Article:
Or fed too much with cloying melody –
Sit ye near some old cavern’s mouth, and brood
Until ye start, as if the sea nymphs quired!


Roadways by John Masefield

Leads me, lures me, calls me
To salt green tossing sea;
A road without earth’s road-dust
Is the right road for me.

A wet road heaving, shining,
And wild with seagull’s cries,
A mad salt sea-wind blowing
The salt spray in my eyes.

My road calls me, lures me
West, east, south, and north;
Most roads lead men homewards,
My road leads me forth.

To add more miles to the tally
Of grey miles left behind,
In quest of that one beauty
God put me here to find.

The Edge of the Sea
The scent from the bay
carries something like memories
from the edge of the sea
where the sun goes
at the end of the day.

I inhale the breeze
As I watch the sun retreat
into the edge of the sea, 

and I wonder what’s there,
and why the scents
from the edge of the sea
seem to carry memories,

and whether the ships
moored along the harbor
ever get there.  

—Cristina Montes


The Sea


BEAUTIFUL, sublime, and glorious;
Mild, majestic, foaming, free, —
Over time itself victorious,
Image of eternity!

Sun and moon and stars shine o’er thee,
See thy surface ebb and flow,
Yet attempt not to explore thee
In thy soundless depths below.

Whether morning’s splendors steep thee
With the rainbow’s glowing grace,
Tempests rouse, or navies sweep thee,
‘Tis but for a moment’s space.

Earth, — her valleys and her mountains,
Mortal man’s behests obey;
The unfathomable fountains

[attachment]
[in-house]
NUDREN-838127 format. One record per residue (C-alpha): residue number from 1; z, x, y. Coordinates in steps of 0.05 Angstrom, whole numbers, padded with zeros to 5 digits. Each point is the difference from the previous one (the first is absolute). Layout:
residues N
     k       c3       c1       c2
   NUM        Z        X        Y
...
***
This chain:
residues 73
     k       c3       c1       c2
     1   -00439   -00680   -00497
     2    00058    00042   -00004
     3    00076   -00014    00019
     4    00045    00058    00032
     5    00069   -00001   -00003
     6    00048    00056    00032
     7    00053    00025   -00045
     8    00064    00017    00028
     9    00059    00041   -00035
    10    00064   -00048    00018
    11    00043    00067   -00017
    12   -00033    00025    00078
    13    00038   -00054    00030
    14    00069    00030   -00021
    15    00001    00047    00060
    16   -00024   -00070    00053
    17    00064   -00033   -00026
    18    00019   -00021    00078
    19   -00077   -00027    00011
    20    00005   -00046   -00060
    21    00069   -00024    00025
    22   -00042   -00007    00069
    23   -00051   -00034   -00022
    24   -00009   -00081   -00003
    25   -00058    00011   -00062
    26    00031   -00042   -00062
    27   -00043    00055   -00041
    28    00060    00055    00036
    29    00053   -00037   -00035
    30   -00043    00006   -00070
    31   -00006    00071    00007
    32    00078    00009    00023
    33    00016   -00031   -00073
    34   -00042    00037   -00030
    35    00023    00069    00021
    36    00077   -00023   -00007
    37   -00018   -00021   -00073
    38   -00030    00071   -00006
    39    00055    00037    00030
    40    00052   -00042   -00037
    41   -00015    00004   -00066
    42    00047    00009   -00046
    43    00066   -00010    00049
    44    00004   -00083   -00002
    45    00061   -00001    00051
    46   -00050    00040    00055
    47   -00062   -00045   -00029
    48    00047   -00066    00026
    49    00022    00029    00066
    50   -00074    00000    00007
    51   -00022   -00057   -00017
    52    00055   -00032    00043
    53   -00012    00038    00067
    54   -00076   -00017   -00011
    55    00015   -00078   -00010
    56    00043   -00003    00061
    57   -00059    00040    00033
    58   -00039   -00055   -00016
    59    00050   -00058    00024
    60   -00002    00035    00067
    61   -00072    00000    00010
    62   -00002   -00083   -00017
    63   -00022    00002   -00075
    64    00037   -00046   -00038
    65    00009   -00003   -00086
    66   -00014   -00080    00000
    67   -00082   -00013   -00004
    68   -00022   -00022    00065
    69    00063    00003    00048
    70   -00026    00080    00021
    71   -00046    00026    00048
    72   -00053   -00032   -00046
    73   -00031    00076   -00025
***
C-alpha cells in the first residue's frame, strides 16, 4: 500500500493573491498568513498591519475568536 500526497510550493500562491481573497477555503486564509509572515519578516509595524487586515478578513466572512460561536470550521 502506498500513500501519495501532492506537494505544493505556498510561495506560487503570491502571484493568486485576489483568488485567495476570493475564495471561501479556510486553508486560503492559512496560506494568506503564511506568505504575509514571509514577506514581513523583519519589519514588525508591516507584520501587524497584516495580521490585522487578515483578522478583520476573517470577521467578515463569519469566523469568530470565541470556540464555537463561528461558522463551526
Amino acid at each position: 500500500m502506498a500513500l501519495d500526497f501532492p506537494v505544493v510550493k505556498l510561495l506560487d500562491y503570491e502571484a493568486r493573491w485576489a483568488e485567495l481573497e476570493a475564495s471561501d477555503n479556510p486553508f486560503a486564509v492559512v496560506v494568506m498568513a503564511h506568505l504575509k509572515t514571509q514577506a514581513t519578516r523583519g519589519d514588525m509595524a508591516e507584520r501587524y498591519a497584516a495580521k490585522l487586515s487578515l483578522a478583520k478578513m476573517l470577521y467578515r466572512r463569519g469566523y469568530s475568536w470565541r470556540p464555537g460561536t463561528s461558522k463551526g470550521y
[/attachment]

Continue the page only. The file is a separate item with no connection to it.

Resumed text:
Scoff his search and scorn his sway.

Such art thou, stupdendous ocean!
But, if overwhelmed by thee,
Can we think, without emotion,
What must thy Creator be?

Bernard Barton

Sea Voices

O’ER the wintry sea,
Mingled with its tone
Comes a voice to me,
That’s not the sea’s own.

Low and soft it is,
Near and far away —
Sad as winds that kiss
The sea beyond the bay.

Soulless, restless, swell,
O what radiant guest,
Sad, invisible,
Hovers o’er thy breast?

Gray rocks and gray sea,
Stretch of barren shore,
Grief and memory
Claim me evermore.
William Stanley Braithwaite

The Sea Limits

CONSIDER the sea’s listless chime:

Time’s self it is, made audible,–
The murmur of the earth’s own shell.
Secret continuance sublime
Is the sea’s end: our sight may pass
No furlong further. Since time was,
This sound hath told the lapse of time.

No quiet, which is death’s,–it hath
The mournfulness of ancient life,
Enduring always at dull strife.
As the world’s heart of rest and wrath,
Its painful pulse is in the sands.
Last utterly, the whole sky stands,
Gray and not known, along its path.

Listen alone beside the sea,
Listen alone among the woods;
Those voices of twin solitudes
Shall have one sound alike to thee:
Hark where the murmurs of thronged men
Surge and sink back and surge again,–
Still the one voice of wave and tree.

Gather a shell from the strown beach
And listen at its lips: they sigh
The same desire and mystery,
The echo of the whole sea’s speech.
And all mankind is thus at heart
Not anything but what thou art:
And Earth, Sea, Man, are all in each.
Dante Gabriel Rossetti

By the North Sea by A. C. Swinburne
Beautiful piece!